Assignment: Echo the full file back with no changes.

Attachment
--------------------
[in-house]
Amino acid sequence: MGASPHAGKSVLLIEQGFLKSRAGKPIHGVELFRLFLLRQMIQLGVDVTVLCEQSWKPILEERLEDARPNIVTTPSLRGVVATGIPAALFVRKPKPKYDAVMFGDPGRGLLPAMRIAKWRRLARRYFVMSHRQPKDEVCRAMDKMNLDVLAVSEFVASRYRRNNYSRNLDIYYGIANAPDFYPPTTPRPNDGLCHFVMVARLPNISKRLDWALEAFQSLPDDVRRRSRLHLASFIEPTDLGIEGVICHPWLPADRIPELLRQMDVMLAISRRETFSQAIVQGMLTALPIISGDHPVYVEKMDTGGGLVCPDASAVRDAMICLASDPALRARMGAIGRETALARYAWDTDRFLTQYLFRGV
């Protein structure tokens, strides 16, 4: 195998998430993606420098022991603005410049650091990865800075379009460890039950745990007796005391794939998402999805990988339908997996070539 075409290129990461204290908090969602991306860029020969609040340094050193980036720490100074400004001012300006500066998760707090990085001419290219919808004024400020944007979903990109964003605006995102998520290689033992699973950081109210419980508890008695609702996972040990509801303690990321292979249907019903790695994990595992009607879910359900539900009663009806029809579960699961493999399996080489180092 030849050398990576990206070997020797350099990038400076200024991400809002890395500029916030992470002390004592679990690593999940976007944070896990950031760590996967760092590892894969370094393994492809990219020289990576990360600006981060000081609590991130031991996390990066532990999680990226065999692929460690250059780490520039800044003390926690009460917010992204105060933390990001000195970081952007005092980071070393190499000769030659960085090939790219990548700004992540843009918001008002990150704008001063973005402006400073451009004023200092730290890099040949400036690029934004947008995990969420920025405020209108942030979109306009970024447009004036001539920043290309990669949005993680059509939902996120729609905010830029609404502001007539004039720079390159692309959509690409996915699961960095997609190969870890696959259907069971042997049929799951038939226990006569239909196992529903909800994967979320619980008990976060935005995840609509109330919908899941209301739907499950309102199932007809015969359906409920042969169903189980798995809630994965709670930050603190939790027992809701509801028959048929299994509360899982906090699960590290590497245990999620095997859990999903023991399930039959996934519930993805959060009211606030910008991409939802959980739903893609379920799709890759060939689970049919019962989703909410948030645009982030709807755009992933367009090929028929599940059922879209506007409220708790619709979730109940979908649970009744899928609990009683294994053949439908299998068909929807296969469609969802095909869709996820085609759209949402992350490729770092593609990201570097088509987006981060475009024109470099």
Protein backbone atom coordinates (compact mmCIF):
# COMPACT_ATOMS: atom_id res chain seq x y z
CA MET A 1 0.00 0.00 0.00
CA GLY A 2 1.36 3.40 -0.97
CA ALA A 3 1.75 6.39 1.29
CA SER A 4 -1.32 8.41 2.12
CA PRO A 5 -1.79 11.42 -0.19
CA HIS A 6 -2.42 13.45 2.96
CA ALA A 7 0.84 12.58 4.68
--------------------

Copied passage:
[in-house]
Amino acid sequence: MGASPHAGKSVLLIEQGFLKSRAGKPIHGVELFRLFLLRQMIQLGVDVTVLCEQSWKPILEERLEDARPNIVTTPSLRGVVATGIPAALFVRKPKPKYDAVMFGDPGRGLLPAMRIAKWRRLARRYFVMSHRQPKDEVCRAMDKMNLDVLAVSEFVASRYRRNNYSRNLDIYYGIANAPDFYPPTTPRPNDGLCHFVMVARLPNISKRLDWALEAFQSLPDDVRRRSRLHLASFIEPTDLGIEGVICHPWLPADRIPELLRQMDVMLAISRRETFSQAIVQGMLTALPIISGDHPVYVEKMDTGGGLVCPDASAVRDAMICLASDPALRARMGAIGRETALARYAWDTDRFLTQYLFRGV
């Protein structure tokens, strides 16, 4: 195998998430993606420098022991603005410049650091990865800075379009460890039950745990007796005391794939998402999805990988339908997996070539 075409290129990461204290908090969602991306860029020969609040340094050193980036720490100074400004001012300006500066998760707090990085001419290219919808004024400020944007979903990109964003605006995102998520290689033992699973950081109210419980508890008695609702996972040990509801303690990321292979249907019903790695994990595992009607879910359900539900009663009806029809579960699961493999399996080489180092 030849050398990576990206070997020797350099990038400076200024991400809002890395500029916030992470002390004592679990690593999940976007944070896990950031760590996967760092590892894969370094393994492809990219020289990576990360600006981060000081609590991130031991996390990066532990999680990226065999692929460690250059780490520039800044003390926690009460917010992204105060933390990001000195970081952007005092980071070393190499000769030659960085090939790219990548700004992540843009918001008002990150704008001063973005402006400073451009004023200092730290890099040949400036690029934004947008995990969420920025405020209108942030979109306009970024447009004036001539920043290309990669949005993680059509939902996120729609905010830029609404502001007539004039720079390159692309959509690409996915699961960095997609190969870890696959259907069971042997049929799951038939226990006569239909196992529903909800994967979320619980008990976060935005995840609509109330919908899941209301739907499950309102199932007809015969359906409920042969169903189980798995809630994965709670930050603190939790027992809701509801028959048929299994509360899982906090699960590290590497245990999620095997859990999903023991399930039959996934519930993805959060009211606030910008991409939802959980739903893609379920799709890759060939689970049919019962989703909410948030645009982030709807755009992933367009090929028929599940059922879209506007409220708790619709979730109940979908649970009744899928609990009683294994053949439908299998068909929807296969469609969802095909869709996820085609759209949402992350490729770092593609990201570097088509987006981060475009024109470099």
Protein backbone atom coordinates (compact mmCIF):
# COMPACT_ATOMS: atom_id res chain seq x y z
CA MET A 1 0.00 0.00 0.00
CA GLY A 2 1.36 3.40 -0.97
CA ALA A 3 1.75 6.39 1.29
CA SER A 4 -1.32 8.41 2.12
CA PRO A 5 -1.79 11.42 -0.19
CA HIS A 6 -2.42 13.45 2.96
CA ALA A 7 0.84 12.58 4.68